Image: supplied.

Kiwi-made, Auckland-filmed Guns Akimbo is bloody, gory and action-packed

In an Auckland where the guns are as ubiquitous as electric scooters, Guns Akimbo is deranged, sickeningly violent and utterly gripping.

Set in Auckland?! A movie with Daniel Radcliffe and lots of explosions and special effects here? Yep – it appears Lorde was wrong when she sang “we live in cities you’ll never see on screens.”

The movie doesn’t mention our city by name… and it shows a world map that implies they are in America so set in Auckland may be overstating things a little, but locals will spot the characters careening down Customs Street and have the smug pleasure of knowing (as only a local does) that the director made a sneaky cut when the action turns a corner and suddenly we're on Mercury Lane. The director is Kiwi Jason Lei Howden who is also known for Deathgasm, starring Shortland Street’s Kimberley Crossman. Rhys Darby keeps his Kiwi accent as a friendly homeless nut - a character is eerily close to Psycho Sam from Hunt for the Wilderpeople (so much so that I reckon Rhys pulled a sneaky and is imagining Sam moved into the city) [Or that Rhys Darby only has one bit - Ed]. Many of the viewers of the “live stream” following the main characters have Kiwi accents too.

Which brings me to the very Black Mirror premise. Keyboard-warrior, video game coder, asthmatic Miles (Daniel Radcliffe) takes his trolling too far when drunkenly policing the comment section of Skizm, an illegal streaming site that forces criminals to fight criminals (very Death Race). That move earns him a place in Skizm – he wakes up with guns to his hands, bolts right through the flesh and all (how do his hands still work!?), and an order to kill Skizm’s pretty, cocaine-addict, fan-favourite player, Nix (Samara Weaving,The Babysitter).

Samara Weaving as Nix. Image: Supplied.

The movie is full of pastiche, and reminds me of 20 things at once. The brightly lit guns and violence feels like John Carpenter’s Escape from New York. The normal nerd guy thrown into a situation where he’s the hero set to video game noises, dizzying jump cuts (Edgar Wright himself will be jealous) and featuring a girl with multi-coloured hair is very Scott Pilgrim vs. the World. The do-it for-the-views aspect of Nerve (don’t bother watching that one, it lacked teeth.)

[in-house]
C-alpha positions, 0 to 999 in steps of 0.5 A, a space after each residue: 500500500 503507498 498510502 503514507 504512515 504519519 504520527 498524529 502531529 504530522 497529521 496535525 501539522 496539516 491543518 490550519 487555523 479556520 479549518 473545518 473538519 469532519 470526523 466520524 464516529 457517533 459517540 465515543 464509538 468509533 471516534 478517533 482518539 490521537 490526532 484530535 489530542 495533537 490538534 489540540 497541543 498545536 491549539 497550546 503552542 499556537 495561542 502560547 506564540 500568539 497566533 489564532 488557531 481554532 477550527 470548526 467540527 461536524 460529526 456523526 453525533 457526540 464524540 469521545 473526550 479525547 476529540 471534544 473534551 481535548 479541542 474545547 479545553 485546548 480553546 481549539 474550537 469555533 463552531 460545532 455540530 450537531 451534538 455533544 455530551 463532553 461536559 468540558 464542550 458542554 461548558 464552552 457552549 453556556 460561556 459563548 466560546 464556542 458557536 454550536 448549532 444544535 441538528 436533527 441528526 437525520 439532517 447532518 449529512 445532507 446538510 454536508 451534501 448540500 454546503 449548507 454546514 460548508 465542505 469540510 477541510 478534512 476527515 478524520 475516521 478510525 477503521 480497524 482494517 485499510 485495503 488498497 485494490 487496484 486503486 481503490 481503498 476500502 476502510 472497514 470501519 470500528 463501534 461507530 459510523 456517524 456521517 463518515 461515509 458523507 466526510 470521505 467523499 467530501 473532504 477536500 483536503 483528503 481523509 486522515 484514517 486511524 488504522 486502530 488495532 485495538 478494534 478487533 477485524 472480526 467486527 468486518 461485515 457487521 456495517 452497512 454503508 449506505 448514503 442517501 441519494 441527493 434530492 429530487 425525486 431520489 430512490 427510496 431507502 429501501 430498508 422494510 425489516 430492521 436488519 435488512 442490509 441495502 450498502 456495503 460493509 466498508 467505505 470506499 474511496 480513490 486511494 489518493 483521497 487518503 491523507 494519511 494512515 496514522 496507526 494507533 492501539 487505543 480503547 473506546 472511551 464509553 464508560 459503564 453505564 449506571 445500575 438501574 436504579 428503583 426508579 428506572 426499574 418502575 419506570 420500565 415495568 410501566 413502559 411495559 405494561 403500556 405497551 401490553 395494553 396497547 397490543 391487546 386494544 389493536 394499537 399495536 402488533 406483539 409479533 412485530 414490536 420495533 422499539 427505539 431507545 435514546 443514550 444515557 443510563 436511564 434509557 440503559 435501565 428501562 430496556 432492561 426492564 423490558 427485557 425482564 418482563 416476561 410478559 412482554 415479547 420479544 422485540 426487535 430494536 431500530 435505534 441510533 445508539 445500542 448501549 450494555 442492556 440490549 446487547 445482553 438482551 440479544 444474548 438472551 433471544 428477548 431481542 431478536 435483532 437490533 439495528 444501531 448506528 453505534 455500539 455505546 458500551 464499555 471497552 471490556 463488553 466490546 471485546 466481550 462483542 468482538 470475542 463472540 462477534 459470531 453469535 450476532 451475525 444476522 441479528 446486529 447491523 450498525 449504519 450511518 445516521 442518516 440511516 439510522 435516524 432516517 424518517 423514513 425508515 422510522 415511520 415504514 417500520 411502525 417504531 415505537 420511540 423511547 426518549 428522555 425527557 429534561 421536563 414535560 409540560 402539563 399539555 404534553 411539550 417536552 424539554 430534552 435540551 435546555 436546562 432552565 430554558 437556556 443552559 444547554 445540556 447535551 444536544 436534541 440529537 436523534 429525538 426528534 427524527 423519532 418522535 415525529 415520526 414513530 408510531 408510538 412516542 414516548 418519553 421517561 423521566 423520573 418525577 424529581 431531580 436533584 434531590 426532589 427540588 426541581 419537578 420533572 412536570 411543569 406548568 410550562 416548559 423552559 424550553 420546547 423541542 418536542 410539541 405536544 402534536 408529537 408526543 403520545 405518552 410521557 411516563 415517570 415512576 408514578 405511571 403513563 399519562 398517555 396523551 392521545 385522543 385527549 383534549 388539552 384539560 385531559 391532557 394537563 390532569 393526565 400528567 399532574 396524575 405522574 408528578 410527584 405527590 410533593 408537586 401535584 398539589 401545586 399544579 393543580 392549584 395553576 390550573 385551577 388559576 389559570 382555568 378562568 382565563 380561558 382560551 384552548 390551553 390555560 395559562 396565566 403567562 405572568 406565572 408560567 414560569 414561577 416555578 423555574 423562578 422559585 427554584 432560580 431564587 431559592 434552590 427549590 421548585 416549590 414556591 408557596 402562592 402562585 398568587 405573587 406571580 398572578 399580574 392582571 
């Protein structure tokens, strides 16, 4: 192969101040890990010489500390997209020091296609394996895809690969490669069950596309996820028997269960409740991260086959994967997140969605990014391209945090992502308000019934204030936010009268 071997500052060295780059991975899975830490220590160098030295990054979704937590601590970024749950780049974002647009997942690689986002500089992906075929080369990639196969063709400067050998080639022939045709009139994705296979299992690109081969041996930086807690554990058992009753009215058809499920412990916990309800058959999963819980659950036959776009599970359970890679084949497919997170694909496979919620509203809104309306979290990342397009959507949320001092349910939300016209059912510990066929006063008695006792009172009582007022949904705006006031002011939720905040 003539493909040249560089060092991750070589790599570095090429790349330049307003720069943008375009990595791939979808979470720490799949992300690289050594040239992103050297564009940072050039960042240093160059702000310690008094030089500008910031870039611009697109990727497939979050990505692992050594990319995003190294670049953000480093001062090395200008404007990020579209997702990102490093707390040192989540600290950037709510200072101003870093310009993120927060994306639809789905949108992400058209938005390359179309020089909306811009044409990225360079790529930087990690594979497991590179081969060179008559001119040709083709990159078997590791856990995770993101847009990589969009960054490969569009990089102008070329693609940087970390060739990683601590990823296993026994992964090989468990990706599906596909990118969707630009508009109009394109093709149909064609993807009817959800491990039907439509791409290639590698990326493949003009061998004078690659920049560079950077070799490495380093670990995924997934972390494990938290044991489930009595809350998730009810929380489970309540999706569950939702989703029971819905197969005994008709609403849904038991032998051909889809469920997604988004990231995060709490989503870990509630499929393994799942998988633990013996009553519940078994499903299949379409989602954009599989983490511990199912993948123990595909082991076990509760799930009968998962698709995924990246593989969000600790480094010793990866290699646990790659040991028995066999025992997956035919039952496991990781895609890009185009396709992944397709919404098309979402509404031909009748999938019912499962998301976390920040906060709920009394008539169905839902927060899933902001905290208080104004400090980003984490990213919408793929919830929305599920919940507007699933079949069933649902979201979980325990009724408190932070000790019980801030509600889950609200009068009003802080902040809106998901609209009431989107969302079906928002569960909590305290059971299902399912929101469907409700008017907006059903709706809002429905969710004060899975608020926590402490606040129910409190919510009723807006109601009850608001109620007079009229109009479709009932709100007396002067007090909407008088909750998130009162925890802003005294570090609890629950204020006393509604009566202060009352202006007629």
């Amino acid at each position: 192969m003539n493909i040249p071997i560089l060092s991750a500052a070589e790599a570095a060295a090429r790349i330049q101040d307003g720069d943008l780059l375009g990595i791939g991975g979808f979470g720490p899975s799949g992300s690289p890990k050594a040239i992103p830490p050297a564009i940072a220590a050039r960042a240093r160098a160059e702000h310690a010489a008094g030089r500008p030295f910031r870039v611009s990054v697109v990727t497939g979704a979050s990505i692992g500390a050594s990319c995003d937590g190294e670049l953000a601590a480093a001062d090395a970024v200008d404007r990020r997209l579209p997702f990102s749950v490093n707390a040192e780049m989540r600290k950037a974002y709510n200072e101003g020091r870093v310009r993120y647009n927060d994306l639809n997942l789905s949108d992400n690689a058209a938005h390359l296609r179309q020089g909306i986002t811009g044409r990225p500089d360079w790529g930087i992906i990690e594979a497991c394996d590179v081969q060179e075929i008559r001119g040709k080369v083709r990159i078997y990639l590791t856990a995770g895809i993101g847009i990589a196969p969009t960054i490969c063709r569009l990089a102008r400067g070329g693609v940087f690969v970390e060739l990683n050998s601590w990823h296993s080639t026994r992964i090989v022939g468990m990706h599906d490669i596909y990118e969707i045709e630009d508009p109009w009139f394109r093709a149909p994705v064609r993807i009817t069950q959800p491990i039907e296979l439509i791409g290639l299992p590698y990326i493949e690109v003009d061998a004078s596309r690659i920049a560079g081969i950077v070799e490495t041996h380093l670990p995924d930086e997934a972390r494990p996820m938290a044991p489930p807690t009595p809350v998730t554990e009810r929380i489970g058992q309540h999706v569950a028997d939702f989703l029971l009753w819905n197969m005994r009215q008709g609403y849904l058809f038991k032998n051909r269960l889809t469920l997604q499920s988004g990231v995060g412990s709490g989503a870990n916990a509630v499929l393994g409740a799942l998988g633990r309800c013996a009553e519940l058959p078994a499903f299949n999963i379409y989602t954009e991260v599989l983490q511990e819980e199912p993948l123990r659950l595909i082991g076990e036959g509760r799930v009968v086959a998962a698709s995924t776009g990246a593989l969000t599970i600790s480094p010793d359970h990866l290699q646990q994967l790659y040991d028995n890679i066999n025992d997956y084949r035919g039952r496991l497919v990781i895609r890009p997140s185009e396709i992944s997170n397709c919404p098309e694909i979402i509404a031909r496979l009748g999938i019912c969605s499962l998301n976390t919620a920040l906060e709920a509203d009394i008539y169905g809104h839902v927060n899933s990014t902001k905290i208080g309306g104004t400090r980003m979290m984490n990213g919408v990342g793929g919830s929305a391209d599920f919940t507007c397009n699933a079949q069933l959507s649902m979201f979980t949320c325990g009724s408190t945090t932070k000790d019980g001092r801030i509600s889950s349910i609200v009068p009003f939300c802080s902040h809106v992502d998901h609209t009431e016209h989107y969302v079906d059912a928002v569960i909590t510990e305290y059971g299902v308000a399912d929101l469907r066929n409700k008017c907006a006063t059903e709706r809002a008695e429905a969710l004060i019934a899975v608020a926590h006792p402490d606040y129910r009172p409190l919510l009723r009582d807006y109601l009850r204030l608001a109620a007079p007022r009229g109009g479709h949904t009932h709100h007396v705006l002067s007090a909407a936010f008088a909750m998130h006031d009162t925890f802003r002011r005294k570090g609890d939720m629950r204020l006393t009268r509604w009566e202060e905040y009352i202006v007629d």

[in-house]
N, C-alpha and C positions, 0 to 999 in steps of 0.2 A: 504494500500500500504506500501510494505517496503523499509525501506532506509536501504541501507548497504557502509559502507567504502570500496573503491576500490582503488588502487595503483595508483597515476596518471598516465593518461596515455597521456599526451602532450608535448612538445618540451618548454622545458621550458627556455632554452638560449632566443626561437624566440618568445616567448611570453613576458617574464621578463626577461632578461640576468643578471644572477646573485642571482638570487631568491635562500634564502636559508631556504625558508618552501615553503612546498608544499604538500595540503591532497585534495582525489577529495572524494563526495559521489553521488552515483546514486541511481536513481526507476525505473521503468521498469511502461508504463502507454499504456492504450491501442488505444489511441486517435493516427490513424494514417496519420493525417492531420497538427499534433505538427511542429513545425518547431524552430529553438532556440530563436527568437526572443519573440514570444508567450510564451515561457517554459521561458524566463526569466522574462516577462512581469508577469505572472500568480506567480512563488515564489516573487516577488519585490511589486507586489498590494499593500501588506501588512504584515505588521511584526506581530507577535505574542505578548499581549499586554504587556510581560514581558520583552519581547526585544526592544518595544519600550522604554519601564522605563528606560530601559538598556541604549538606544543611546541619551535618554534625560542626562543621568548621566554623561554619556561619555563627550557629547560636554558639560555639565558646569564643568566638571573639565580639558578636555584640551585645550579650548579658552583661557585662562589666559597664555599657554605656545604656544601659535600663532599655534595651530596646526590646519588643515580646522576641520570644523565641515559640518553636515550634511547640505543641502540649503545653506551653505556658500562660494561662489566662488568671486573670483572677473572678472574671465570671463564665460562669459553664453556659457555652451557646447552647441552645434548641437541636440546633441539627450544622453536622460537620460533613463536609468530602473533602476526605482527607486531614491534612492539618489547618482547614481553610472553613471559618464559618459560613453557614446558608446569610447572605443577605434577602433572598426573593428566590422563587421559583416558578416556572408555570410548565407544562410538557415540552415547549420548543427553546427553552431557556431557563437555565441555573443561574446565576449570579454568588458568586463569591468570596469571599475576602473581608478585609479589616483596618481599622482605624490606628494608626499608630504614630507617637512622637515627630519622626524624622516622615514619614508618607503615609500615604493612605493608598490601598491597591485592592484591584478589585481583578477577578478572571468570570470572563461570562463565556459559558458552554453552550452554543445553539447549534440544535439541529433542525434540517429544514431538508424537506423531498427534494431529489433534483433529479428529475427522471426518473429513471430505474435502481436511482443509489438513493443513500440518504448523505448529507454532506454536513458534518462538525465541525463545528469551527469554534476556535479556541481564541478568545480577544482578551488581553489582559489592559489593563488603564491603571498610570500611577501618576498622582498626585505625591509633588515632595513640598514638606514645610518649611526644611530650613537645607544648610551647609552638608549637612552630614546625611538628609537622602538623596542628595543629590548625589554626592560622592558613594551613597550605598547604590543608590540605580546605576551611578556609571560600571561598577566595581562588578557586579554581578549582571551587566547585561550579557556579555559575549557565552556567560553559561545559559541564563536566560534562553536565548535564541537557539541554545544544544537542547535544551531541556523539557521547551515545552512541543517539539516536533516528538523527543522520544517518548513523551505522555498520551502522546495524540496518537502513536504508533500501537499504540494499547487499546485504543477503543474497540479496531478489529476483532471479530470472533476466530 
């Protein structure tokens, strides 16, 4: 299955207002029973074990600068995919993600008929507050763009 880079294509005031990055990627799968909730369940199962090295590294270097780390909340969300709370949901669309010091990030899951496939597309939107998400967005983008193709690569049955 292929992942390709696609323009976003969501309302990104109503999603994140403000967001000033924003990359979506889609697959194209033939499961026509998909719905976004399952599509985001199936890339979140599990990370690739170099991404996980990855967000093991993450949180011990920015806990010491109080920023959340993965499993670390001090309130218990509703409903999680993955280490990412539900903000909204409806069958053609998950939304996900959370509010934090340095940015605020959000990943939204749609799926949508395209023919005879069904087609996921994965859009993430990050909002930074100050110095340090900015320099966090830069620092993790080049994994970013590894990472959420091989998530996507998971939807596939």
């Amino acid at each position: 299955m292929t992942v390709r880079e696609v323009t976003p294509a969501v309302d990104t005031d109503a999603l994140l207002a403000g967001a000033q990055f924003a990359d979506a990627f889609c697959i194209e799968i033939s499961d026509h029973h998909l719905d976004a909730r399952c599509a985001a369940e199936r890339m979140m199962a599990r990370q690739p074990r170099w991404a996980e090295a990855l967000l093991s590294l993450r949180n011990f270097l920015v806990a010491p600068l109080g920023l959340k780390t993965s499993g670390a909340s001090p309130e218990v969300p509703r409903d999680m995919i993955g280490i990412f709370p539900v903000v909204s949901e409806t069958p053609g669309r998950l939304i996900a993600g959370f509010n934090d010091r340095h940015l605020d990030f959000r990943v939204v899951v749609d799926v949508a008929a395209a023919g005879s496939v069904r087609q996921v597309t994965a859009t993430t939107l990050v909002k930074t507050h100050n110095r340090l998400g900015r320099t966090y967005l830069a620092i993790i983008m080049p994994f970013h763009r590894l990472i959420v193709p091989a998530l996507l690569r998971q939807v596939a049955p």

Guns Akimbo does not lack teeth - though Nix literally spits some teeth out at one point. There is so much violence that the movie’s attempt to satirise violence in media becomes a bit suspect and I again am left wondering if showing lots of something is the best way to critique it. In this case, the amount of violence makes you a bit sick. There is actual commentary on it throughout the film too – Miles goes on an angry rant at the audience, aghast at the way they are lapping up the suffering. They howl with laughter.

But that combination of gritty pastiche with ultra-fast-paced violence and laughs gives a B-movie feel to Guns Akimbo. And I mean that in a good way - it has that lovely not-too-polished rough-around-the-edges feeling of maybe being something you can only watch in a dirty arthouse theatre on a certain day at a weird time. It doesn’t take itself too seriously: the violence is tempered with laughs. You don’t have to just imagine how hard it would be to use the bathroom with guns for hands – they’ll show you.

Rhys Darby in Guns Akimbo. Image: supplied.

That said, the pastiche comes together in a way that feels original. That unpolished thing is that it is really a careful product of being very polished - nearly every cut is a jump cut and they are all lightning-fast – the car chases are impeccably choreographed and the gore is realistic.

It follows Daniel Radcliffe’s post Harry Potter brand of fucking weird but undeniably original movies in the lines of Horns and Swiss Army Man. And congratulations to him, because I never imagined a movie in which you see the Farmers building would be this much of an unhinged spectacle.

NB - This review deals with the contents of Guns Akimbo, and does not touch on the director's real-world online meltdown, which was covered by The Spinoff here.

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